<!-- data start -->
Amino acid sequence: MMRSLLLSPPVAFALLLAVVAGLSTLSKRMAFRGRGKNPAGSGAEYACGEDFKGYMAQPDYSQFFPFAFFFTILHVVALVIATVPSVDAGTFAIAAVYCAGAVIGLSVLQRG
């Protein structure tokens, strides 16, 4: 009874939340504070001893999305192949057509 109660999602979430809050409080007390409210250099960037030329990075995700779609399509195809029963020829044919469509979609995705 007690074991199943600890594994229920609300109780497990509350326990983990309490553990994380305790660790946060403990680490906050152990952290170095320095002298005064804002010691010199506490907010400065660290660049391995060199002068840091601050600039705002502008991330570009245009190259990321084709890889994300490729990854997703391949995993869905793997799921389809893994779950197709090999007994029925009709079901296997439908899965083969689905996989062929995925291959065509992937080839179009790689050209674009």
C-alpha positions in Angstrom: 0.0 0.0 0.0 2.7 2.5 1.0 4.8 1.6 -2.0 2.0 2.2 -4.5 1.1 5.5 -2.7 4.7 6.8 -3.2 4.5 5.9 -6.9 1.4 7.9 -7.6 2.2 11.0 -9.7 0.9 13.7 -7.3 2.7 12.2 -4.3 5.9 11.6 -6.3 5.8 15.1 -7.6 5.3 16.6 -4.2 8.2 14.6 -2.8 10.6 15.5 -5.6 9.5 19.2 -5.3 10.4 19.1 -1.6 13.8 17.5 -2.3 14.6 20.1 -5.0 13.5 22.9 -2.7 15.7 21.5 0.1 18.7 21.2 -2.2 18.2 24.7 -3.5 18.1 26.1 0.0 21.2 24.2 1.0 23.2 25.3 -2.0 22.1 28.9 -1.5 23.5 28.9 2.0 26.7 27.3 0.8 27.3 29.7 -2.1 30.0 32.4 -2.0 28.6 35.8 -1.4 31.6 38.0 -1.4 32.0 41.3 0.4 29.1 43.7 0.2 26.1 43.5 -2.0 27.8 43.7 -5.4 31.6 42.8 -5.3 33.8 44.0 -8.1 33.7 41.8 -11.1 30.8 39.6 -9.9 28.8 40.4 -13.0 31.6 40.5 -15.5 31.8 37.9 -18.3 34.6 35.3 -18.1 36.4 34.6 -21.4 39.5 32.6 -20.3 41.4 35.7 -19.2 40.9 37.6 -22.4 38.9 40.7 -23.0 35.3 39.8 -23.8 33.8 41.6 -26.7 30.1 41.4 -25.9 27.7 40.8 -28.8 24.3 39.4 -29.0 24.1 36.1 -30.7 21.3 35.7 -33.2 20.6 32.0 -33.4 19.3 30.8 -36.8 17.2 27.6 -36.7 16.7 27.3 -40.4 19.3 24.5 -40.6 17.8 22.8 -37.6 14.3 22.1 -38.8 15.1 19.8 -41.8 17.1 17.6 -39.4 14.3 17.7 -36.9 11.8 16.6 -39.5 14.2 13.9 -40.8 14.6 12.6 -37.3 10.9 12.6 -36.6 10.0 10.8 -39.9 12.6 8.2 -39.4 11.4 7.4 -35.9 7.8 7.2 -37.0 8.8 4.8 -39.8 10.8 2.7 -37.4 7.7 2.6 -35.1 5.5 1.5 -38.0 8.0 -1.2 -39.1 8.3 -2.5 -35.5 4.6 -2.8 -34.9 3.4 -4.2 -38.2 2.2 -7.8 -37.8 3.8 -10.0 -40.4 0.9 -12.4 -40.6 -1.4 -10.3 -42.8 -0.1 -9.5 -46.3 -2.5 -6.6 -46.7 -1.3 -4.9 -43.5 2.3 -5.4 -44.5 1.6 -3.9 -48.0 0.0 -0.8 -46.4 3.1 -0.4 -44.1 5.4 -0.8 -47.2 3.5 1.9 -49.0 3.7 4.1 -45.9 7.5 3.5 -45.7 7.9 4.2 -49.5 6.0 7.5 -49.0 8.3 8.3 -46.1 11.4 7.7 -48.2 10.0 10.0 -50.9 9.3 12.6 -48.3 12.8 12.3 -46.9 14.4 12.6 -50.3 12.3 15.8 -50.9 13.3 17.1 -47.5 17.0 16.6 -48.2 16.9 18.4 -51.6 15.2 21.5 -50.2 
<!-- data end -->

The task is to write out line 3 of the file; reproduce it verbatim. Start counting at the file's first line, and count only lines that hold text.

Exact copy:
C-alpha positions in Angstrom: 0.0 0.0 0.0 2.7 2.5 1.0 4.8 1.6 -2.0 2.0 2.2 -4.5 1.1 5.5 -2.7 4.7 6.8 -3.2 4.5 5.9 -6.9 1.4 7.9 -7.6 2.2 11.0 -9.7 0.9 13.7 -7.3 2.7 12.2 -4.3 5.9 11.6 -6.3 5.8 15.1 -7.6 5.3 16.6 -4.2 8.2 14.6 -2.8 10.6 15.5 -5.6 9.5 19.2 -5.3 10.4 19.1 -1.6 13.8 17.5 -2.3 14.6 20.1 -5.0 13.5 22.9 -2.7 15.7 21.5 0.1 18.7 21.2 -2.2 18.2 24.7 -3.5 18.1 26.1 0.0 21.2 24.2 1.0 23.2 25.3 -2.0 22.1 28.9 -1.5 23.5 28.9 2.0 26.7 27.3 0.8 27.3 29.7 -2.1 30.0 32.4 -2.0 28.6 35.8 -1.4 31.6 38.0 -1.4 32.0 41.3 0.4 29.1 43.7 0.2 26.1 43.5 -2.0 27.8 43.7 -5.4 31.6 42.8 -5.3 33.8 44.0 -8.1 33.7 41.8 -11.1 30.8 39.6 -9.9 28.8 40.4 -13.0 31.6 40.5 -15.5 31.8 37.9 -18.3 34.6 35.3 -18.1 36.4 34.6 -21.4 39.5 32.6 -20.3 41.4 35.7 -19.2 40.9 37.6 -22.4 38.9 40.7 -23.0 35.3 39.8 -23.8 33.8 41.6 -26.7 30.1 41.4 -25.9 27.7 40.8 -28.8 24.3 39.4 -29.0 24.1 36.1 -30.7 21.3 35.7 -33.2 20.6 32.0 -33.4 19.3 30.8 -36.8 17.2 27.6 -36.7 16.7 27.3 -40.4 19.3 24.5 -40.6 17.8 22.8 -37.6 14.3 22.1 -38.8 15.1 19.8 -41.8 17.1 17.6 -39.4 14.3 17.7 -36.9 11.8 16.6 -39.5 14.2 13.9 -40.8 14.6 12.6 -37.3 10.9 12.6 -36.6 10.0 10.8 -39.9 12.6 8.2 -39.4 11.4 7.4 -35.9 7.8 7.2 -37.0 8.8 4.8 -39.8 10.8 2.7 -37.4 7.7 2.6 -35.1 5.5 1.5 -38.0 8.0 -1.2 -39.1 8.3 -2.5 -35.5 4.6 -2.8 -34.9 3.4 -4.2 -38.2 2.2 -7.8 -37.8 3.8 -10.0 -40.4 0.9 -12.4 -40.6 -1.4 -10.3 -42.8 -0.1 -9.5 -46.3 -2.5 -6.6 -46.7 -1.3 -4.9 -43.5 2.3 -5.4 -44.5 1.6 -3.9 -48.0 0.0 -0.8 -46.4 3.1 -0.4 -44.1 5.4 -0.8 -47.2 3.5 1.9 -49.0 3.7 4.1 -45.9 7.5 3.5 -45.7 7.9 4.2 -49.5 6.0 7.5 -49.0 8.3 8.3 -46.1 11.4 7.7 -48.2 10.0 10.0 -50.9 9.3 12.6 -48.3 12.8 12.3 -46.9 14.4 12.6 -50.3 12.3 15.8 -50.9 13.3 17.1 -47.5 17.0 16.6 -48.2 16.9 18.4 -51.6 15.2 21.5 -50.2 